His opponent, Ibrahim Shekarau, did two things: he latched onto the Muhammadu Buhari bandwagon, under the flag of the All Nigeria Peoples Party (ANPP); and more important, played the sharia card.
He succeeded big, not only in dislodging Kwankwaso, but also becoming the first two-term governor in Kano.
Shekarau defeated Kwankwaso’s protege, Aliyu Sani-Madawakingini in the contest for a senatorial seat in 2019, after latter’s first tenure as senator.
The leader of the Kwankwasiyya movement was caught in the maelstrom of the APC presidential primaries, but in the run-up to the 2019 elections, he decamped back to the PDP.
To be fair, during APC’s 2015 presidential primaries, Kwankwaso was the preferred candidate of the APC National Leader, Bola Ahmed Tinubu, at the time, before a strong Northern lobby pressed Buhari into the race.
Shekarau exploited the accumulated rage of the pro-Buhari crowd, kindled against the leader of the Kwankwasiyya movement for daring to challenge Buhari’s talismanic hold on Kano.
He had literally secured a third term in Kano and President Tinubu, the winner of the presidential election, needed to court him
But Kwankwaso has matured since, especially after his eventful second term as governor, during which he was widely acclaimed for paying serious attention to education, health and infrastructure.
Also, leveraging the crucial place of Kano as the Nigeria’s largest political vote bank, he played a decisive role, along with four other governors of the People’s Democratic Party (PDP) in 2015, that led to the fall of President Goodluck Jonathan’s government.
Perhaps the most significant marker of his political maturity was the formation of the NNPP only months to the last general elections and yet carrying one state – the most politically significant in the North West – and coming fourth in an election contested by 18 political parties.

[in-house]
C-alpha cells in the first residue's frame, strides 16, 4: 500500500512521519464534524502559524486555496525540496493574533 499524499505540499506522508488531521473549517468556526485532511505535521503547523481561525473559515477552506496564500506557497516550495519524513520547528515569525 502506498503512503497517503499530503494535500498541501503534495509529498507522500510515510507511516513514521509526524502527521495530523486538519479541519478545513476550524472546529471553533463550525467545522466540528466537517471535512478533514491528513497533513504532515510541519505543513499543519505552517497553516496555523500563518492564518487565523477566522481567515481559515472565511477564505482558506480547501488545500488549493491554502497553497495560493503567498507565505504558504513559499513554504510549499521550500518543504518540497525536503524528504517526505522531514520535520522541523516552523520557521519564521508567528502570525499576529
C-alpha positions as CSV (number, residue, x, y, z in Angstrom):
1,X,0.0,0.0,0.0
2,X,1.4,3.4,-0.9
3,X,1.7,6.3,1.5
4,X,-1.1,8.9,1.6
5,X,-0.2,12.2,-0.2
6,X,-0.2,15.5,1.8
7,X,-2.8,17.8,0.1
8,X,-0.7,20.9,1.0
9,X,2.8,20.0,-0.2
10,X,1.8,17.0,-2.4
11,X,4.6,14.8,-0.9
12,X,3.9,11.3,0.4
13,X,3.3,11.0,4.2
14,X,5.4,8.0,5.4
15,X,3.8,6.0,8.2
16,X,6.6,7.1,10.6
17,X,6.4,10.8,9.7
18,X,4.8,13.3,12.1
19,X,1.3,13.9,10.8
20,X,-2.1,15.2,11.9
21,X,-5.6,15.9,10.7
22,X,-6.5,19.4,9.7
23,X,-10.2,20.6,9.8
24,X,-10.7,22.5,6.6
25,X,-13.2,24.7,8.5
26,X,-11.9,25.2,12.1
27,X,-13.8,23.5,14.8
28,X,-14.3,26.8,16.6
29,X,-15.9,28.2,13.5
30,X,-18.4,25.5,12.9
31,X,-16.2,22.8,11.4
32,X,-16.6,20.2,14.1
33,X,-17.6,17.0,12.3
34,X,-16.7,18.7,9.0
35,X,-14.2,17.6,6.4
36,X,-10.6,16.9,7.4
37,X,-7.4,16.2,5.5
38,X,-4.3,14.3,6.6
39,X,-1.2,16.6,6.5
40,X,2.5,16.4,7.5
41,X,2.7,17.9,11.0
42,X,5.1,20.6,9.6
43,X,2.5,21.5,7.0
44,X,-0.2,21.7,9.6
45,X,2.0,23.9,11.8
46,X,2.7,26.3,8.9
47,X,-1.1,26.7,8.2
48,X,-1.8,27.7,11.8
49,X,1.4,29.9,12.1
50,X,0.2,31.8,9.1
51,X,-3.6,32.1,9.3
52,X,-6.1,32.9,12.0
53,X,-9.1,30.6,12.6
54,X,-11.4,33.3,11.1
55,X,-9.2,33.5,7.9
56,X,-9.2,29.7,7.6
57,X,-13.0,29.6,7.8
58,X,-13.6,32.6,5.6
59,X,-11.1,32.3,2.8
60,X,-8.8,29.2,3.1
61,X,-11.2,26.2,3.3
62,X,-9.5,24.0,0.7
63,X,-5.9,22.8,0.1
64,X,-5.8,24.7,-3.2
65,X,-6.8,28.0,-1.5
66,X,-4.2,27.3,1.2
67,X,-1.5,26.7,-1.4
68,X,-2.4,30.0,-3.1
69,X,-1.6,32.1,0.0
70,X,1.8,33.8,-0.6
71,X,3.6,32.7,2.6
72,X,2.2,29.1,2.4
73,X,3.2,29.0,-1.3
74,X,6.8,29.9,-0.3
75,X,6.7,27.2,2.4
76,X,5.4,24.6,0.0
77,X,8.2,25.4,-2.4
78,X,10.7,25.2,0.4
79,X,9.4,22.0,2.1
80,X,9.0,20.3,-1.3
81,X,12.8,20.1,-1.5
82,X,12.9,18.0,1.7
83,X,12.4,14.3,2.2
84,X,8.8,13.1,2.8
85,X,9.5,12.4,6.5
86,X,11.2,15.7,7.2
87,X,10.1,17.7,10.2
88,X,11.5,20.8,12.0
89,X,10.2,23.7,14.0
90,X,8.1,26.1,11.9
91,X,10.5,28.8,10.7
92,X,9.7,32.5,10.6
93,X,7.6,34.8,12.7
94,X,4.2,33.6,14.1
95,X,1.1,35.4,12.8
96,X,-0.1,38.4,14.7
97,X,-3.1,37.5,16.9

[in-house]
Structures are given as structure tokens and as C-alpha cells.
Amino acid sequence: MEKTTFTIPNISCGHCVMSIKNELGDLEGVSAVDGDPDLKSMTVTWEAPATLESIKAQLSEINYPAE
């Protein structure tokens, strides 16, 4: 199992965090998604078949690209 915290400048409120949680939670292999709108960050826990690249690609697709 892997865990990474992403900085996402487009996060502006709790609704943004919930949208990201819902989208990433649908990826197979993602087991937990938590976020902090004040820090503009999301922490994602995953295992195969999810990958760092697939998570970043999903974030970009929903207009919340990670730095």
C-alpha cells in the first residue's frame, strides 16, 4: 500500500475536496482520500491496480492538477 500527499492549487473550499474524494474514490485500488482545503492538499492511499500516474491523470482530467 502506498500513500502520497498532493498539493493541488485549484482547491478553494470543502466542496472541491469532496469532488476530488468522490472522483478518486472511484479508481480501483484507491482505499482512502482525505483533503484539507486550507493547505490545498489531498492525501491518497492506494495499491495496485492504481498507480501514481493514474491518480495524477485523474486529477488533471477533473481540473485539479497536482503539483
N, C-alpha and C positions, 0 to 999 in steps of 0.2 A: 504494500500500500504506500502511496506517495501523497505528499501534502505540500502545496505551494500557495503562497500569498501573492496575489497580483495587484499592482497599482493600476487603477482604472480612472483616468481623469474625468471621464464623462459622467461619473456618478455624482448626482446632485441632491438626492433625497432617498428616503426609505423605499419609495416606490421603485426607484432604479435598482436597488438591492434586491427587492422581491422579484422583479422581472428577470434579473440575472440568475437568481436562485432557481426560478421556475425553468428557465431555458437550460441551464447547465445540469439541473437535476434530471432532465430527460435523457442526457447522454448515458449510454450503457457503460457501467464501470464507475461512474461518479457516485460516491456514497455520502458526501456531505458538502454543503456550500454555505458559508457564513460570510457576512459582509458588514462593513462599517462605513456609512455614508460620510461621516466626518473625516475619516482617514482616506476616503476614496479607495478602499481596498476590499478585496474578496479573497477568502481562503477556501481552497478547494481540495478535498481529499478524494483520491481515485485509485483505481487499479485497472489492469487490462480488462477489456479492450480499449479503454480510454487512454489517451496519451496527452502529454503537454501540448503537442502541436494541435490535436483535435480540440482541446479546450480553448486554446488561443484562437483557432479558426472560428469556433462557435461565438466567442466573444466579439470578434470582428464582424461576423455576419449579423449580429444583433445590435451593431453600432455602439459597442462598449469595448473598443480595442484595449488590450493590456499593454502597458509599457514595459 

This legacy is now threatened.
If Shekarau was his nemesis in the past, his nemesis for the last eight years has been his former deputy and Chairman of the APC, Abdullahi Ganduje.
In the battle at the Supreme Court, Yusuf and Gawuna are, in a manner of speaking, pawns.
The chess masters are Kwankwaso and Ganduje.
After the last general elections, Kwankwaso seemed to have the aces.
He had literally secured a third term in Kano and President Tinubu, the winner of the presidential election, needed to court him.
Not just because he proved himself in present reckoning, but also because anyone in charge of Kano would be indispensable in future political calculations.
After the elections, while Ganduje was still looking for a second address, Kwankwaso was already on Tinubu’s speed dial.
He held several exploratory meetings with the President both in the country and in Paris for a potential role in the new government.
I’m told that he was, in fact, considered for either the Ministry of Education or FCT.
Ganduje and a few other influential politicians close to Tinubu panicked.
But Ganduje, a man who looks incapable of hurting a fly, but doesn’t mind hunting a lion for game, waited for his time to pounce.
Once he was appointed APC chairman, in spite of Kwankwaso, he slowly clawed himself back and swung the wrecking ball in cahoots with a few insiders who were also uncomfortable with Kwankwaso.
Ganduje also consolidated his hold on the President after Gawuna won the first round of victory at the tribunal.
Then Kwankwaso, whether out of frustration or defiance, made what was potentially a serious mistake.
He held a closed-door meeting with Atiku in Abuja and left the press and politicians to pour petrol into the fire by making wild guesses about the motive for the meeting.
The battle has now entered its final phase.
If the Supreme Court bucks the trend and rules in favour of Yusuf, Kwankwaso would have used one judicial stone to vanquish Shekarau and Ganduje, two of his most potent longstanding enemies.
If, on the other hand, the Supreme Court upholds the ruling of the lower courts, Kwankwaso’s decline will start in earnest, sucking his cult and scattering his sheepfold.
Inconclusive is an unlikely outcome.
But who knows?